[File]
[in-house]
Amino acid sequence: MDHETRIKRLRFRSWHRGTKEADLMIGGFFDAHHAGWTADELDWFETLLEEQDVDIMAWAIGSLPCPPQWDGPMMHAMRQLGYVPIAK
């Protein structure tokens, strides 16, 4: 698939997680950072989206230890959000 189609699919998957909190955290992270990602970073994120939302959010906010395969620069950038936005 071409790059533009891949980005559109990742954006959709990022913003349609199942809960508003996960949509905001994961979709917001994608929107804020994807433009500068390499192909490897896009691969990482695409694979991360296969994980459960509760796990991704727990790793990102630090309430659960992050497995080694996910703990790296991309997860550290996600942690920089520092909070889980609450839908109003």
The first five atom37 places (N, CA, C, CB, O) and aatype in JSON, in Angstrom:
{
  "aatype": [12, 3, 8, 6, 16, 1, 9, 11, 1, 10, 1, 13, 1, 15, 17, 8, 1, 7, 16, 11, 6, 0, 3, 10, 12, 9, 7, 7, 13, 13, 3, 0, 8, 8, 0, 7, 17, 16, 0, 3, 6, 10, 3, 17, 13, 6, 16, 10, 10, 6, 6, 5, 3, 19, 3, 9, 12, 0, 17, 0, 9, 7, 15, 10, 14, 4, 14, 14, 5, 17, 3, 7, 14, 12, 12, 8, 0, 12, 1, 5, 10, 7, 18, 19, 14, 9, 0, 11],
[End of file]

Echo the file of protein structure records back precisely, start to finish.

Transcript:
[in-house]
Amino acid sequence: MDHETRIKRLRFRSWHRGTKEADLMIGGFFDAHHAGWTADELDWFETLLEEQDVDIMAWAIGSLPCPPQWDGPMMHAMRQLGYVPIAK
């Protein structure tokens, strides 16, 4: 698939997680950072989206230890959000 189609699919998957909190955290992270990602970073994120939302959010906010395969620069950038936005 071409790059533009891949980005559109990742954006959709990022913003349609199942809960508003996960949509905001994961979709917001994608929107804020994807433009500068390499192909490897896009691969990482695409694979991360296969994980459960509760796990991704727990790793990102630090309430659960992050497995080694996910703990790296991309997860550290996600942690920089520092909070889980609450839908109003």
The first five atom37 places (N, CA, C, CB, O) and aatype in JSON, in Angstrom:
{
  "aatype": [12, 3, 8, 6, 16, 1, 9, 11, 1, 10, 1, 13, 1, 15, 17, 8, 1, 7, 16, 11, 6, 0, 3, 10, 12, 9, 7, 7, 13, 13, 3, 0, 8, 8, 0, 7, 17, 16, 0, 3, 6, 10, 3, 17, 13, 6, 16, 10, 10, 6, 6, 5, 3, 19, 3, 9, 12, 0, 17, 0, 9, 7, 15, 10, 14, 4, 14, 14, 5, 17, 3, 7, 14, 12, 12, 8, 0, 12, 1, 5, 10, 7, 18, 19, 14, 9, 0, 11],